The Los Angeles County Board of Supervisors voted unanimously Tuesday to explore giving the Office of the Inspector General greater authority to investigate secret deputy societies as well as subpoena power to review other matters involving the Sheriff’s Department.
“These reported secret deputy cliques are dangerous and I think they have no place in our Sheriff’s Department. They not only erode public trust and undermine the chain of command, we have seen them promote racism and violence,” said Supervisor Janice Hahn, who authored the motion.
“Giving our Inspector General the authority to investigate these secret societies could shed light on these deputy subgroups and help us ensure transparency and accountability within the Sheriff’s Department,” Hahn said.
“The existence of secret societies — or deputy gangs, as they’re sometimes called — not only diminishes public trust in our Sheriff’s Department but also undermines the very nature of constitutional policing,” said Supervisor Mark Ridley-Thomas, the motion’s co-author.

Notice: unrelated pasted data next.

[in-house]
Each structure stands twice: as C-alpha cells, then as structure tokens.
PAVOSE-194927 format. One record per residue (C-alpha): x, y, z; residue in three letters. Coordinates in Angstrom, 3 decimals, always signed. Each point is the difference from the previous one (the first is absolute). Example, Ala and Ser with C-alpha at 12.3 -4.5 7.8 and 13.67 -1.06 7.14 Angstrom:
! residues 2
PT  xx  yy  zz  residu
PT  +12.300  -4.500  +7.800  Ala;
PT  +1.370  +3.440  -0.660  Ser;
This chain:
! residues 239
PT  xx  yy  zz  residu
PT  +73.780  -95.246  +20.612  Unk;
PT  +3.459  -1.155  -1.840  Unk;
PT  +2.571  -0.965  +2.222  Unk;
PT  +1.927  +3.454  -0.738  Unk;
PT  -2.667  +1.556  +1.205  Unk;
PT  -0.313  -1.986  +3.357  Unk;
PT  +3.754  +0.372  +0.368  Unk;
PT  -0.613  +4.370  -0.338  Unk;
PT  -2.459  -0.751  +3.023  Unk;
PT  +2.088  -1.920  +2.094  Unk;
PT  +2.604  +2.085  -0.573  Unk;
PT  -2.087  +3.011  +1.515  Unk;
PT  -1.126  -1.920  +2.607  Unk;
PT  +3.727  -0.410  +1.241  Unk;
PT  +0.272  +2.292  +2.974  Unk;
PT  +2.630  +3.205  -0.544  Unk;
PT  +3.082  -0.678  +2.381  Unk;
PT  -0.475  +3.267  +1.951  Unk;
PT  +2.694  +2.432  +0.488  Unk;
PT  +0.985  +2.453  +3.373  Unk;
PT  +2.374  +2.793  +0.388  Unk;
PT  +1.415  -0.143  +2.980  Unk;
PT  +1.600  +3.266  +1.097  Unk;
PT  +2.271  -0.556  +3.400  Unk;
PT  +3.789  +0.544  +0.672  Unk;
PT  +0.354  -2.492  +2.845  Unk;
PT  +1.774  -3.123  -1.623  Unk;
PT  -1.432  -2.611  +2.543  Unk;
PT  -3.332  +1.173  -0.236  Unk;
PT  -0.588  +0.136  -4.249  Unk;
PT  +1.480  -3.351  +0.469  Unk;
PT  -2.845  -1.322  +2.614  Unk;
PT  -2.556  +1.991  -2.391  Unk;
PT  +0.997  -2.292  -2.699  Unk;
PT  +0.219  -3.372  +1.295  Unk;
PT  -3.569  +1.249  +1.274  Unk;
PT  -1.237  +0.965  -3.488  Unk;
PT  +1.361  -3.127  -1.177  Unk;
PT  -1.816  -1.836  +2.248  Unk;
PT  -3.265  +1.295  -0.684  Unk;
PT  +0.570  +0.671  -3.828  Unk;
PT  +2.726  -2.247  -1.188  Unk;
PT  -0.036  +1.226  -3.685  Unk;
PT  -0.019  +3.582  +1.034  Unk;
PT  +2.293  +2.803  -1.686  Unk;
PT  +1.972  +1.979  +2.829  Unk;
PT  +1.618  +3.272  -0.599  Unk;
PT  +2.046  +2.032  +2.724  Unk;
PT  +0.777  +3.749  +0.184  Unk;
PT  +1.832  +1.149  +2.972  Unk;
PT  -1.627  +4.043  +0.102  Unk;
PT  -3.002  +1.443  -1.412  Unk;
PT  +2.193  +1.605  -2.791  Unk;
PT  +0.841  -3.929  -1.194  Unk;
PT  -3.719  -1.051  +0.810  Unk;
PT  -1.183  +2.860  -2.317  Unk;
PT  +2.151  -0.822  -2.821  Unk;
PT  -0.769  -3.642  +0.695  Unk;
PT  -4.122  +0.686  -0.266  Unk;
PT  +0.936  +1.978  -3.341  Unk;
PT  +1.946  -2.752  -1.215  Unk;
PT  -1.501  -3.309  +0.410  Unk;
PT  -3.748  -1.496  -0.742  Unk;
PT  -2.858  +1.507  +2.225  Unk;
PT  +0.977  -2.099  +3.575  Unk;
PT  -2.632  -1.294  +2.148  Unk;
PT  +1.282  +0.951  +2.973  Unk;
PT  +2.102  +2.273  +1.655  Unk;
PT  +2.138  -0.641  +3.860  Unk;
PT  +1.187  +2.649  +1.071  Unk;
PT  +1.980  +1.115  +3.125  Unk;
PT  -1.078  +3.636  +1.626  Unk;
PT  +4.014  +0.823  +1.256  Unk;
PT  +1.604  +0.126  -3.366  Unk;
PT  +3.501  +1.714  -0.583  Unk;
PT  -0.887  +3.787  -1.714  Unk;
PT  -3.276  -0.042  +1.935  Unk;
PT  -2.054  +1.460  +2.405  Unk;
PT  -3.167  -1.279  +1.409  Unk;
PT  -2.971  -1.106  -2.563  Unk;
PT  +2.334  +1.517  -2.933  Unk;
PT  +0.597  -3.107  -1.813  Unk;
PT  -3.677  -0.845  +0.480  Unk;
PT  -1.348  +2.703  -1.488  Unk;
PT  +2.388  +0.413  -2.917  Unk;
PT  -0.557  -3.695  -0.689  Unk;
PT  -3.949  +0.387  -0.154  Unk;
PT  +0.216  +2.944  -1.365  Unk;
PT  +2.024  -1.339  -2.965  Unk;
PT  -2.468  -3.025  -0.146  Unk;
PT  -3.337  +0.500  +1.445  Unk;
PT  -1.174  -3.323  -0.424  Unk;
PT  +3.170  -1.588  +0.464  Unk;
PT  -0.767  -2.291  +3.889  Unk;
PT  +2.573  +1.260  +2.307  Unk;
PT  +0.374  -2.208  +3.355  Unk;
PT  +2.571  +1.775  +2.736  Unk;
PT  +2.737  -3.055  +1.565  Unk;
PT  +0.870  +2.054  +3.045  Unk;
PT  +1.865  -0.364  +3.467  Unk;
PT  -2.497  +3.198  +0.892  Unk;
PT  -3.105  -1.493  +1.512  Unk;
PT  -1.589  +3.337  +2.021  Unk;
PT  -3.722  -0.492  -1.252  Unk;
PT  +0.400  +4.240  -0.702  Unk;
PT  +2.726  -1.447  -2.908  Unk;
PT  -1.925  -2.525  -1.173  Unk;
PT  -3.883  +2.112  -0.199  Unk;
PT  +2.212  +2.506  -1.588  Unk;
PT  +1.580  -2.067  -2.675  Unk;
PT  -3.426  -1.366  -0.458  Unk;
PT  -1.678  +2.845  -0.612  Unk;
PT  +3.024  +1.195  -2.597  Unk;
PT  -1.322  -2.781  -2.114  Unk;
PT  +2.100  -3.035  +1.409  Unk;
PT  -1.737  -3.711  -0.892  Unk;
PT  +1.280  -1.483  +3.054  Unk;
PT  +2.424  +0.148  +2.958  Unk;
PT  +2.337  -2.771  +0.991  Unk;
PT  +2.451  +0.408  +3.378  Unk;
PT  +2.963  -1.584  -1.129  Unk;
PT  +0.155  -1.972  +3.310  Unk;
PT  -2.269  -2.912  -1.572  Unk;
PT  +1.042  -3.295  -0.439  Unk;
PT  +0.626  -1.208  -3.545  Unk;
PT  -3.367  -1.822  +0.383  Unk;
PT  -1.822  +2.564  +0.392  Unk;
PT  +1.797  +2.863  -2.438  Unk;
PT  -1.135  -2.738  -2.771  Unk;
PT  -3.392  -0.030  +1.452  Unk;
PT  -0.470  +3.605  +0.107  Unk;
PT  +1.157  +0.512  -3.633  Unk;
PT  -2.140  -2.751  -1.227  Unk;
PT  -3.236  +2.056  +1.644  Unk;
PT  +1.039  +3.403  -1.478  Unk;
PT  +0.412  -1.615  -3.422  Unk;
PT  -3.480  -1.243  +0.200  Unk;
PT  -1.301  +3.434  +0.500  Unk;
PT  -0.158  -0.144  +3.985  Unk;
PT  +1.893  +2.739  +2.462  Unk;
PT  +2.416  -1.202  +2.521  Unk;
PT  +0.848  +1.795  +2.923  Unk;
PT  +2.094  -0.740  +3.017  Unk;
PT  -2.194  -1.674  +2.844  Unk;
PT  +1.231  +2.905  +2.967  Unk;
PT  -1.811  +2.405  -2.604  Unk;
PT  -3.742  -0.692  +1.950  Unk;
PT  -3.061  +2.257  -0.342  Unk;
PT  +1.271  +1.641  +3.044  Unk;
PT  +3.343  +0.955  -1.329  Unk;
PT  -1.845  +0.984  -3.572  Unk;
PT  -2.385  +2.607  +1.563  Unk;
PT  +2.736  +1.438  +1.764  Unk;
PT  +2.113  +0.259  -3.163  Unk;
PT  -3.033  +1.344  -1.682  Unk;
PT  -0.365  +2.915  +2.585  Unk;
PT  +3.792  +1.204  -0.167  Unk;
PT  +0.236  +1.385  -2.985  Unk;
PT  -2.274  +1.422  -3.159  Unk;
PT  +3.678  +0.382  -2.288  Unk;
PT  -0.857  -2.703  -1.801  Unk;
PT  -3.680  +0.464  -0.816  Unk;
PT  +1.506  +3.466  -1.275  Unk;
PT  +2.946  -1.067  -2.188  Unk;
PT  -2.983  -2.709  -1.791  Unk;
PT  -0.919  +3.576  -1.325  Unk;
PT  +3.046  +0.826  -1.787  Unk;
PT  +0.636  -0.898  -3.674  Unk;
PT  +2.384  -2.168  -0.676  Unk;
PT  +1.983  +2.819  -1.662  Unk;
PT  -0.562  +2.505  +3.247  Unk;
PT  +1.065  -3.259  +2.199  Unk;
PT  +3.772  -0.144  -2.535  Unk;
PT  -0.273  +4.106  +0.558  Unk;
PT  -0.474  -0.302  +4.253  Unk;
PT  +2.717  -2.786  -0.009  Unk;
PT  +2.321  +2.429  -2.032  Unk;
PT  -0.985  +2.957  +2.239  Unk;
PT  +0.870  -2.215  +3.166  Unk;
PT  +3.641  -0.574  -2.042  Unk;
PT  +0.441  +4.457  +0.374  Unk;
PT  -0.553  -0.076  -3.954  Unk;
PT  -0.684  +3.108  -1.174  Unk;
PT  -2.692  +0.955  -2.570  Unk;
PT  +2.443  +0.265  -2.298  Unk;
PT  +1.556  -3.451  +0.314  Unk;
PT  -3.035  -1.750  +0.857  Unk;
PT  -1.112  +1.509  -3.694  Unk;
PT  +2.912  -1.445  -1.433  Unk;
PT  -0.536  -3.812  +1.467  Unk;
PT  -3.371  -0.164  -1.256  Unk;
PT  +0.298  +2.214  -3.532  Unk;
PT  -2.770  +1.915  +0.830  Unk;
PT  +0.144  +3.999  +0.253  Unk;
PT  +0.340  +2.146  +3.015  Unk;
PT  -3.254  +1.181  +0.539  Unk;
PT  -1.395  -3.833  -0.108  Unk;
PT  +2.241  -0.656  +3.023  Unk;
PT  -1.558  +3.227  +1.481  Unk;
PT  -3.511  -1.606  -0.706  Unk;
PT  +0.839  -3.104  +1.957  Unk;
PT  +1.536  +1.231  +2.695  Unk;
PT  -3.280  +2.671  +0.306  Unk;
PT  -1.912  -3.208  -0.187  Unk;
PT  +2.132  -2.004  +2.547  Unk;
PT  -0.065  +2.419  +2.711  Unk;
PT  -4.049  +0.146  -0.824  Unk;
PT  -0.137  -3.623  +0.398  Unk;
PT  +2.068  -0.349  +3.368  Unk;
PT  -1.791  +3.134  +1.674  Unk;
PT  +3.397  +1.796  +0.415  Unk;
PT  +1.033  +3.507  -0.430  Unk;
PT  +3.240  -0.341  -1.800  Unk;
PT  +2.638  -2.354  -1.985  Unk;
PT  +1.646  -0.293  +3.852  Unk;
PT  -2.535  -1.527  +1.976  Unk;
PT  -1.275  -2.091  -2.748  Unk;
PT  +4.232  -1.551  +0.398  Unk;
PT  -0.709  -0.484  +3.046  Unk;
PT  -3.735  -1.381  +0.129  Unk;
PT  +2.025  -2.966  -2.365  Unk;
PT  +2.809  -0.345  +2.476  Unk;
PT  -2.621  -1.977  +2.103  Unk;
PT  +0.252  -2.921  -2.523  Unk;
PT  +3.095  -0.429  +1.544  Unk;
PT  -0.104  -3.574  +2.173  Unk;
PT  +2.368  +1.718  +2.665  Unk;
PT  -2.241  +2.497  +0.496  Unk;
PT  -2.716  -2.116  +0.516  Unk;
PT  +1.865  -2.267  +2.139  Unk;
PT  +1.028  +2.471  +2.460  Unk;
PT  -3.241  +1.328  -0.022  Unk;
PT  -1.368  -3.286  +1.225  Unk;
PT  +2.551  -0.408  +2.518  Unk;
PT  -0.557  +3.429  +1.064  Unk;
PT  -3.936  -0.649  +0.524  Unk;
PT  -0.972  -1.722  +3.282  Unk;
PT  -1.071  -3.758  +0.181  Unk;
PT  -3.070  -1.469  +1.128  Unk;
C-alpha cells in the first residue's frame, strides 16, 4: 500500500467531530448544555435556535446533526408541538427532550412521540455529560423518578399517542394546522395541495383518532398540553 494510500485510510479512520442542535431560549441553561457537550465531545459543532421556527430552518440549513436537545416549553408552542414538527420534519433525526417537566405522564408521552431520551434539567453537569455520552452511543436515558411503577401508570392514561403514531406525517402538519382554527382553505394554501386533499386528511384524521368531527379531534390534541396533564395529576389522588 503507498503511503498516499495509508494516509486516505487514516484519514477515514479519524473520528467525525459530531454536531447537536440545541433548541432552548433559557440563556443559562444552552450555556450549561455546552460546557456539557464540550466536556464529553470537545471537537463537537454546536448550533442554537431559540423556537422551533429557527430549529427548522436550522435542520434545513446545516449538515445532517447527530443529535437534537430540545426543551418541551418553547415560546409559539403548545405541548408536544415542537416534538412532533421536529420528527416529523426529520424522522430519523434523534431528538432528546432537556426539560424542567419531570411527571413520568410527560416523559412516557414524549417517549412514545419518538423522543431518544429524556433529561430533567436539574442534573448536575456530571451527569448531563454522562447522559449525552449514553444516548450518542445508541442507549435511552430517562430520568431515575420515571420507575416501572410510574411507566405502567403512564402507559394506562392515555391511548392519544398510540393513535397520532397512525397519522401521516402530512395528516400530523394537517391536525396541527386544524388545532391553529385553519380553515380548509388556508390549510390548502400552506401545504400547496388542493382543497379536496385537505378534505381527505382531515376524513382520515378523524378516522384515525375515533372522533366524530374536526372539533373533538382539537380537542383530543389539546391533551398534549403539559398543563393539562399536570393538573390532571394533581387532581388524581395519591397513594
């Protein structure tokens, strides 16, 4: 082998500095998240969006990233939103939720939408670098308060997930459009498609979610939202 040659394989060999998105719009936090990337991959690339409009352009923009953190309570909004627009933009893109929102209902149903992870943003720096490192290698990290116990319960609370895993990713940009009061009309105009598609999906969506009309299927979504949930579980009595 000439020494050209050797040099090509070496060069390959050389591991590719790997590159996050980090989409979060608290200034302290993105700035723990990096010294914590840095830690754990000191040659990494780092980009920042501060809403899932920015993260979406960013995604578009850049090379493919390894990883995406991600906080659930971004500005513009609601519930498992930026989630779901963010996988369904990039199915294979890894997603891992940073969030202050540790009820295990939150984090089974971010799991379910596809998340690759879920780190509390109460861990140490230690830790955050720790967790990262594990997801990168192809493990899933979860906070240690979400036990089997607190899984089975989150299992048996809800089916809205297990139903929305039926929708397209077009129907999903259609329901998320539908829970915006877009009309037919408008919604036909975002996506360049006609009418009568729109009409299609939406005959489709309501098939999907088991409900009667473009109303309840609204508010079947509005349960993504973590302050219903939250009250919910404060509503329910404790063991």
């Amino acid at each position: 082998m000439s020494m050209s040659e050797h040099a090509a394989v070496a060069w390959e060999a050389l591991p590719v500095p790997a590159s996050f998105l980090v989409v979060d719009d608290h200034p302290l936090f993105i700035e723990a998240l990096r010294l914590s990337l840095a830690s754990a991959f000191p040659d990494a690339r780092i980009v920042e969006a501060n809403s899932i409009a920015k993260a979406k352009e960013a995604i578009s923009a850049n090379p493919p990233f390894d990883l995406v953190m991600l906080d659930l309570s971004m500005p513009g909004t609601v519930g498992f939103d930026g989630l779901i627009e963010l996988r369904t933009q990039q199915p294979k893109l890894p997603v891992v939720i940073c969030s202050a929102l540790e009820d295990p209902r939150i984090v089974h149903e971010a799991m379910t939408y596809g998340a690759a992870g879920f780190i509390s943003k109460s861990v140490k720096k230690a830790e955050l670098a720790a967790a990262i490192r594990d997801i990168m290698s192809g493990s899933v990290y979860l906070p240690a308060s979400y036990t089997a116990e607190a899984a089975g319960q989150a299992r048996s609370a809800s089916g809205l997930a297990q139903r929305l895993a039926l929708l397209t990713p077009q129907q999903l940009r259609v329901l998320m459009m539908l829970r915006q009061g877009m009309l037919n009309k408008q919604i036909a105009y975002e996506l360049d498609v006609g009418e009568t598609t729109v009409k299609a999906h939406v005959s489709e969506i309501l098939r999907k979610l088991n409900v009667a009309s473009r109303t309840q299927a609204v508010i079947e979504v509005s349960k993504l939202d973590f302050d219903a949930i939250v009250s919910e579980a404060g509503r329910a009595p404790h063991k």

“This problem has been longstanding and intractable,” he said. “The Board must consider measures to bring these secret societies out of the shadows and into the light, including potentially subpoena power for the Inspector General.”
LA County’s Inspector General, Max Huntsman, requested expanded authority in order to better understand the full extent of these secret societies, as well as the ability to issue subpoenas should the Sheriff’s Department continue to deny access to information and refuse efforts by the public to hold them accountable.
The motion passed Tuesday by the Board directs County Counsel, in consultation with the Inspector General, to develop recommendations to expand the authority of the Inspector General to investigate deputy secret societies within the Sheriff’s Department, as well as grant the Inspector General the ability to issue subpoenas in their ongoing review of matters involving the Sheriff’s Department, and report back in 90 days.